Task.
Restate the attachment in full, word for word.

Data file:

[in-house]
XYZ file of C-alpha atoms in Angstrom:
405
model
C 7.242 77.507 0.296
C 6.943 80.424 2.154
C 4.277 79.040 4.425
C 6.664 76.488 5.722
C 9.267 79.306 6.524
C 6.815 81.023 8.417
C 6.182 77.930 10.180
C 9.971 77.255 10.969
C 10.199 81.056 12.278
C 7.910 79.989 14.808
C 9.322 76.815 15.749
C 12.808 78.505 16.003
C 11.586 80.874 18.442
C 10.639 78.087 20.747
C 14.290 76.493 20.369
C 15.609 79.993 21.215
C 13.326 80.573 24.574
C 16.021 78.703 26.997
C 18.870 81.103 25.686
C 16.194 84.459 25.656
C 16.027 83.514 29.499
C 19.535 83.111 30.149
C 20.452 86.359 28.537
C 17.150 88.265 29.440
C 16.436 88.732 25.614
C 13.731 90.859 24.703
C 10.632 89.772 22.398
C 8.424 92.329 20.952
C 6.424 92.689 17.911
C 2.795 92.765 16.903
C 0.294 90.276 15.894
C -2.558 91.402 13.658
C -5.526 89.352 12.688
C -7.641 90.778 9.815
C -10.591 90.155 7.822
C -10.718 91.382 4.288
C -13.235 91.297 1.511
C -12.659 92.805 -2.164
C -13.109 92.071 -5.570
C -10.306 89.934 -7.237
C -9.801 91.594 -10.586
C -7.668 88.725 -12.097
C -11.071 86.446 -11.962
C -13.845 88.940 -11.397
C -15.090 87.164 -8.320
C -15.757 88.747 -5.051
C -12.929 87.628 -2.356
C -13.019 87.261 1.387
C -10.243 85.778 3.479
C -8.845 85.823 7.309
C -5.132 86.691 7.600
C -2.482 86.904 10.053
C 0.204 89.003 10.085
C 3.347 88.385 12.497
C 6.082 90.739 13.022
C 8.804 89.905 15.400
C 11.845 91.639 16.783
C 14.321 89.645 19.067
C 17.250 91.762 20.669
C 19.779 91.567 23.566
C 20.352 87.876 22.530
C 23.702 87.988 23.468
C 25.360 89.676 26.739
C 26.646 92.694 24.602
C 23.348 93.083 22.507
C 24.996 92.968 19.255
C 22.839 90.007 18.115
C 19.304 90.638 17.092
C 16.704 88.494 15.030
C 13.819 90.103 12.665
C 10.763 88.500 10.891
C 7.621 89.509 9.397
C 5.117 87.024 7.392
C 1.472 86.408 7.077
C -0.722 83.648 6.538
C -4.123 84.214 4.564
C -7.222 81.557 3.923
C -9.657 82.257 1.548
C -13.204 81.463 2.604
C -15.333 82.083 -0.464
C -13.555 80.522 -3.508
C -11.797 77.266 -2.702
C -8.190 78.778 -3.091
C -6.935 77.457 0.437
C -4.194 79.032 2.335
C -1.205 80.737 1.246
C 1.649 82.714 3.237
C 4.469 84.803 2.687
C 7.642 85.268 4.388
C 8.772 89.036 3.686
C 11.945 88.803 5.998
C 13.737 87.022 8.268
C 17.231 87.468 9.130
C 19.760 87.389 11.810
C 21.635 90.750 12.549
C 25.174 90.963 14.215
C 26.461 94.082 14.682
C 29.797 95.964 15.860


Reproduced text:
[in-house]
XYZ file of C-alpha atoms in Angstrom:
405
model
C 7.242 77.507 0.296
C 6.943 80.424 2.154
C 4.277 79.040 4.425
C 6.664 76.488 5.722
C 9.267 79.306 6.524
C 6.815 81.023 8.417
C 6.182 77.930 10.180
C 9.971 77.255 10.969
C 10.199 81.056 12.278
C 7.910 79.989 14.808
C 9.322 76.815 15.749
C 12.808 78.505 16.003
C 11.586 80.874 18.442
C 10.639 78.087 20.747
C 14.290 76.493 20.369
C 15.609 79.993 21.215
C 13.326 80.573 24.574
C 16.021 78.703 26.997
C 18.870 81.103 25.686
C 16.194 84.459 25.656
C 16.027 83.514 29.499
C 19.535 83.111 30.149
C 20.452 86.359 28.537
C 17.150 88.265 29.440
C 16.436 88.732 25.614
C 13.731 90.859 24.703
C 10.632 89.772 22.398
C 8.424 92.329 20.952
C 6.424 92.689 17.911
C 2.795 92.765 16.903
C 0.294 90.276 15.894
C -2.558 91.402 13.658
C -5.526 89.352 12.688
C -7.641 90.778 9.815
C -10.591 90.155 7.822
C -10.718 91.382 4.288
C -13.235 91.297 1.511
C -12.659 92.805 -2.164
C -13.109 92.071 -5.570
C -10.306 89.934 -7.237
C -9.801 91.594 -10.586
C -7.668 88.725 -12.097
C -11.071 86.446 -11.962
C -13.845 88.940 -11.397
C -15.090 87.164 -8.320
C -15.757 88.747 -5.051
C -12.929 87.628 -2.356
C -13.019 87.261 1.387
C -10.243 85.778 3.479
C -8.845 85.823 7.309
C -5.132 86.691 7.600
C -2.482 86.904 10.053
C 0.204 89.003 10.085
C 3.347 88.385 12.497
C 6.082 90.739 13.022
C 8.804 89.905 15.400
C 11.845 91.639 16.783
C 14.321 89.645 19.067
C 17.250 91.762 20.669
C 19.779 91.567 23.566
C 20.352 87.876 22.530
C 23.702 87.988 23.468
C 25.360 89.676 26.739
C 26.646 92.694 24.602
C 23.348 93.083 22.507
C 24.996 92.968 19.255
C 22.839 90.007 18.115
C 19.304 90.638 17.092
C 16.704 88.494 15.030
C 13.819 90.103 12.665
C 10.763 88.500 10.891
C 7.621 89.509 9.397
C 5.117 87.024 7.392
C 1.472 86.408 7.077
C -0.722 83.648 6.538
C -4.123 84.214 4.564
C -7.222 81.557 3.923
C -9.657 82.257 1.548
C -13.204 81.463 2.604
C -15.333 82.083 -0.464
C -13.555 80.522 -3.508
C -11.797 77.266 -2.702
C -8.190 78.778 -3.091
C -6.935 77.457 0.437
C -4.194 79.032 2.335
C -1.205 80.737 1.246
C 1.649 82.714 3.237
C 4.469 84.803 2.687
C 7.642 85.268 4.388
C 8.772 89.036 3.686
C 11.945 88.803 5.998
C 13.737 87.022 8.268
C 17.231 87.468 9.130
C 19.760 87.389 11.810
C 21.635 90.750 12.549
C 25.174 90.963 14.215
C 26.461 94.082 14.682
C 29.797 95.964 15.860